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The Center for Advanced Design offers insight into professional prototyping.

aaron pearson
Aaron Pearson March 26, 2020
March 26, 2020

Bringing ideas to life might be described as a journey, not a destination.  Any engineer or designer who creates prototypes on a regular basis can attest to the truth in this commonly used mantra.  And while the journey to end product can vary widely depending on the result you are looking to achieve, using the right tools to help assist in the development process can both improve outcomes and enhance the overall creation experience.

A designer will create a prototype to enable their teams to get tangible feel for what they are thinking in terms of new products or product iterations.  This evidence can be helpful in communicating the perceived value or impact to the bottom line. This is why trusting a machine can build your idea quickly, with materials that emulate the end product and test in an environment that closely resembles real-life use is key. To perform in ways that have impact means that the prototyped product must closely resemble the actual product, and so the fundamental differences between prototype and product must be mitigated as much as possible.  To help our readers bridge the distance between prototype and product, we reached out to a few professional designers and engineers to get an understanding of the journey that a one might take as they venture into commercial design and prototyping.

We sat down with Marc McCauley, CEO and Lead Designer, and Jesse Hahne, President and Lead Industrial Designer from the Center for Advanced Design (CAD), about their experiences with rapid and advanced prototyping solutions for business and commercial purposes. Jesse has collaborated with some of the top on-road and off-road vehicle manufacturers in the United States and has been awarded many patents in his 20+ year design career, and Marc has over 20 years’ of experience in all aspects of new product development and manufacturing. He's also brought hundreds of products to market in the medical device, consumer and power sports industries.

Hi guys, thanks for your time today.  Would you mind sharing with our readers what you do on a day-to-day basis at CAD, a company that helps other companies bring their product ideas to life?

Sure, in the day-to-day we really do whatever it takes to serve our customers, and help them shape their ideas into designs that are viable for presentation.  Then there is the business aspect of managing things.  Since we are a small company of 6 designers our prototyping rolls are very broad, we handle everything from the decisions on capital equipment to print set up and finishing.  We also take care of routine maintenance  for all equipment along with managing consumables. We do everything and anything that needs to be done.

What are some of the infrastructure requirements a designer or engineer might consider when looking at setting up production of their prototype in-house? How does the prototype development, creation and validation lifecycle play into these considerations?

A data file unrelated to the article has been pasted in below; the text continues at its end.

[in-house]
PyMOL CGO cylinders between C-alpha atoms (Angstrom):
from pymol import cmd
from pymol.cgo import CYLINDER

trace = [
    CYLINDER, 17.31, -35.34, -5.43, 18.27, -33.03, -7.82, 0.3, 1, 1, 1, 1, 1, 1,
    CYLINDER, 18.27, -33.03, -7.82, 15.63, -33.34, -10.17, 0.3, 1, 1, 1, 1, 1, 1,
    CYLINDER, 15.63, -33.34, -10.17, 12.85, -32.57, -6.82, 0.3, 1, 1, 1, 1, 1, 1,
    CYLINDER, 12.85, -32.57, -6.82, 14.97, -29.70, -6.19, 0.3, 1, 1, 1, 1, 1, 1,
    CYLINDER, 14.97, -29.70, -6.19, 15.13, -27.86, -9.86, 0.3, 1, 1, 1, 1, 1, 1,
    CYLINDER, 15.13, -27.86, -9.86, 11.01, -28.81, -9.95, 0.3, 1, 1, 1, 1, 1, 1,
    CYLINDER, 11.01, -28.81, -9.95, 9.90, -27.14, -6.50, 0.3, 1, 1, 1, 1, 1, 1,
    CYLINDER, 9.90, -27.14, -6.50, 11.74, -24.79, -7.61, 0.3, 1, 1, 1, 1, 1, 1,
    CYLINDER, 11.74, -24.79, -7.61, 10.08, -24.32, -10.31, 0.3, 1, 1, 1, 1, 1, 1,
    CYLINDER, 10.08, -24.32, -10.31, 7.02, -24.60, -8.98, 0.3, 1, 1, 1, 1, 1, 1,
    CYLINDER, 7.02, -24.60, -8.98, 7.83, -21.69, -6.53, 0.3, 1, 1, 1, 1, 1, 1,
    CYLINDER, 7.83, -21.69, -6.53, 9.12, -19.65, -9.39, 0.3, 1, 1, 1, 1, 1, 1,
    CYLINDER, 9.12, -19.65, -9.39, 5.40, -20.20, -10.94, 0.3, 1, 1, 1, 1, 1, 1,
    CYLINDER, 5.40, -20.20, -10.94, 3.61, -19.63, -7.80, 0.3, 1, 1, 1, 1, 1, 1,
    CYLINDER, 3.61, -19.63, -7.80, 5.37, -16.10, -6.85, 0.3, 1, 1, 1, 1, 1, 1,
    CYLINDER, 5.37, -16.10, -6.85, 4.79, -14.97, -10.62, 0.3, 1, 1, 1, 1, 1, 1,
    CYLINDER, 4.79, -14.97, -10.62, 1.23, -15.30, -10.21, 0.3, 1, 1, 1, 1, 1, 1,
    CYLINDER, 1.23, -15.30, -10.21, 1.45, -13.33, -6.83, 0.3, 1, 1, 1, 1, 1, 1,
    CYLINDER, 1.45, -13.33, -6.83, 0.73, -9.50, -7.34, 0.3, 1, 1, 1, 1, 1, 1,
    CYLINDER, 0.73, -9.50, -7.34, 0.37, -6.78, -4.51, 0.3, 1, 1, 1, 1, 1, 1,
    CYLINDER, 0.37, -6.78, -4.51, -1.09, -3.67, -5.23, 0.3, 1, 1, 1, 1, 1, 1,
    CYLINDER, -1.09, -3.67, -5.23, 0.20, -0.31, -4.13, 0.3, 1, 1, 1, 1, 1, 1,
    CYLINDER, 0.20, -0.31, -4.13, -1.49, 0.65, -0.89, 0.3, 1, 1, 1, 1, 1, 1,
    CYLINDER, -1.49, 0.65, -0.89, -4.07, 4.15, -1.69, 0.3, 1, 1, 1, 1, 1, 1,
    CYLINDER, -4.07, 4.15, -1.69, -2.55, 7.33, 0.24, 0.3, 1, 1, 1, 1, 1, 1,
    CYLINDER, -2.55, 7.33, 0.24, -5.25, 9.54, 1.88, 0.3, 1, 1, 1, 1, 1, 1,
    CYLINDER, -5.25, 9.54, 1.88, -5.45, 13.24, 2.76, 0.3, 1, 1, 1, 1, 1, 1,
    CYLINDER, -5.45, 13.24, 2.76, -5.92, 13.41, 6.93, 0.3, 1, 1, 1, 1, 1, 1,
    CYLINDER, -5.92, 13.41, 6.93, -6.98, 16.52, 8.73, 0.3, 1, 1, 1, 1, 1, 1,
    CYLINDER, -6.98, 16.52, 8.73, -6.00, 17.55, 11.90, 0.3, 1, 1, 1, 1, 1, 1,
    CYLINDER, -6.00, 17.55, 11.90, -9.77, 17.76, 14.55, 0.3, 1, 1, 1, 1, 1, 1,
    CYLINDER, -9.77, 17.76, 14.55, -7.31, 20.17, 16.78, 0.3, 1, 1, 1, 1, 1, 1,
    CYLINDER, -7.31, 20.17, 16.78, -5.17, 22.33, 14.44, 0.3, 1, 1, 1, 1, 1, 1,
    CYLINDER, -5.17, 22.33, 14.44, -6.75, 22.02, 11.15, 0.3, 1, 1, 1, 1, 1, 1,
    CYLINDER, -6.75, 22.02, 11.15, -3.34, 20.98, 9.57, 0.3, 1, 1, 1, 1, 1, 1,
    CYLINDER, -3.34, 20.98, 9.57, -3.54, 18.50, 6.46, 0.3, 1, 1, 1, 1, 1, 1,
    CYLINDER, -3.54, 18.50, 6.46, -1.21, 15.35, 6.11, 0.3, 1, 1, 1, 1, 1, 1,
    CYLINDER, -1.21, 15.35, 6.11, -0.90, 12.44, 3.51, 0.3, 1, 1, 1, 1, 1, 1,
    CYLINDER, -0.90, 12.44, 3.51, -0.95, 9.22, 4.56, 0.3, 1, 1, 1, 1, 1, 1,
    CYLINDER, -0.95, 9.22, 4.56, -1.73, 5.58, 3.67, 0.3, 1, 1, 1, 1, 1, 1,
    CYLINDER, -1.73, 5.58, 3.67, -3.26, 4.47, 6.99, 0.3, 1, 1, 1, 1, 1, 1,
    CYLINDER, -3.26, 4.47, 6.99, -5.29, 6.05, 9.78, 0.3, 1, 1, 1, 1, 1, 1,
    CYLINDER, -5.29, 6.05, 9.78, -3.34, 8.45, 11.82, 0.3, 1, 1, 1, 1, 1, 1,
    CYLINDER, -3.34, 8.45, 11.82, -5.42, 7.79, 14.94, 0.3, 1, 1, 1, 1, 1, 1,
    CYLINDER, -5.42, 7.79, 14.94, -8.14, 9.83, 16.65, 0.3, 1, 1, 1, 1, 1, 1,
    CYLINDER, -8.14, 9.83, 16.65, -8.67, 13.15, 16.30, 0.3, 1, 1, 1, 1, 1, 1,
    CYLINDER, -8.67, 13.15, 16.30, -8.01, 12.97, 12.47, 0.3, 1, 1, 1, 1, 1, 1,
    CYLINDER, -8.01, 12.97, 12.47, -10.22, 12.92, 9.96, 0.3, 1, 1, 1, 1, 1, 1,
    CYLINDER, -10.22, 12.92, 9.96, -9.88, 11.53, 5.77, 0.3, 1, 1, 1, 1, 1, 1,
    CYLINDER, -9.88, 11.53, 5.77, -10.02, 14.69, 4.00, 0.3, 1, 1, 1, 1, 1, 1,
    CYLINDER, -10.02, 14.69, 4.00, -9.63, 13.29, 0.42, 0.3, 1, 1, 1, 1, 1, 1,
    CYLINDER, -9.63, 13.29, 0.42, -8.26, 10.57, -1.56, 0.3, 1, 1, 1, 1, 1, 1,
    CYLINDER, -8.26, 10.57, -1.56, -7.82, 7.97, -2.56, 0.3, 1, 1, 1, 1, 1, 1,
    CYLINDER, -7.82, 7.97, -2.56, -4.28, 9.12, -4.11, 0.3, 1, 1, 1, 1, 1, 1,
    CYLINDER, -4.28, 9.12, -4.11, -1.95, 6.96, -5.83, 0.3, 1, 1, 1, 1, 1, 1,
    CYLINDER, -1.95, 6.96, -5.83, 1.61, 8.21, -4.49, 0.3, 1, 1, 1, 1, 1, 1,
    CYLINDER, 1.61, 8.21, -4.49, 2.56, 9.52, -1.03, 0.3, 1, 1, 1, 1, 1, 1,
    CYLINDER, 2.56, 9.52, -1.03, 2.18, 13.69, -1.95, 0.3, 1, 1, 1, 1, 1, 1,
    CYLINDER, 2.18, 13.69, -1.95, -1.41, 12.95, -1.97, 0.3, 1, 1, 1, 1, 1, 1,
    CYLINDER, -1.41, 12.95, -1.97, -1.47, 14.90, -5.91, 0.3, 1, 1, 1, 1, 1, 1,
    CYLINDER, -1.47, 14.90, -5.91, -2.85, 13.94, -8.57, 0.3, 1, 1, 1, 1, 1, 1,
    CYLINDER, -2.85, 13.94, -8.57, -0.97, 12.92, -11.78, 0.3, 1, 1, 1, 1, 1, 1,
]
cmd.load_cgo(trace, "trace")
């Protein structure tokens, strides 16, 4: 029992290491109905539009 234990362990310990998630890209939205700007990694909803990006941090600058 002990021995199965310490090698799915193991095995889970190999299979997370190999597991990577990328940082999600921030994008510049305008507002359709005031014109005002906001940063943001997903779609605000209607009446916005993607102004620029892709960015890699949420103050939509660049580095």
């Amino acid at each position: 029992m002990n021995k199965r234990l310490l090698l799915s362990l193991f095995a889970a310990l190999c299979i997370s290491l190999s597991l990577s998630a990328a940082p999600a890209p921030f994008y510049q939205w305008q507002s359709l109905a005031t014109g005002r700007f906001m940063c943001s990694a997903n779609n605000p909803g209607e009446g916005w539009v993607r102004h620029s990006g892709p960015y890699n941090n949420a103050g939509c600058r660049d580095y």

The first two things that come to mind are build size and material.  Answering these two questions will help direct you to the right machine.  Obviously budget comes into play as well but size and material are a great place to start.  We chose the F370 because of its large build envelop coupled with vast material selection. The added bonus was no need for shop air or any special power requirements.  The reason we chose the FDM process was the consumable cost, ease of post processing and finished strength of the parts.

Aside from the obvious, cost, space, etc. do you have any special considerations or lessons learned from your own journey that you might share with others who are just starting to consider purchasing a system to create rapid prototypes in their organization? Were there any surprises from your experience you'd like to share?

We learned a hard lesson early on by getting lured in by the home brew / entry level system marketing.  The low machine cost and low consumable costs were too good for us to pass up when we were first starting our company.  Once purchased the lesser systems had us constantly trouble shooting, dealing with erroneous builds, with little to no support from the suppliers all to end up with a subpar part that we were embarrassed to share with our customers.  We learned our lesson very early on, you need a heated build chamber, you need support material and a wash out tank, and you need tuned material from a industry leader, like Stratasys, if you plan to make money from your printed prototypes.

You can learn more about how CAD builds professional prototypes by watching the video below.  To learn more about our  F123 Series printers, and how they can improve professional prototyping performance, click here.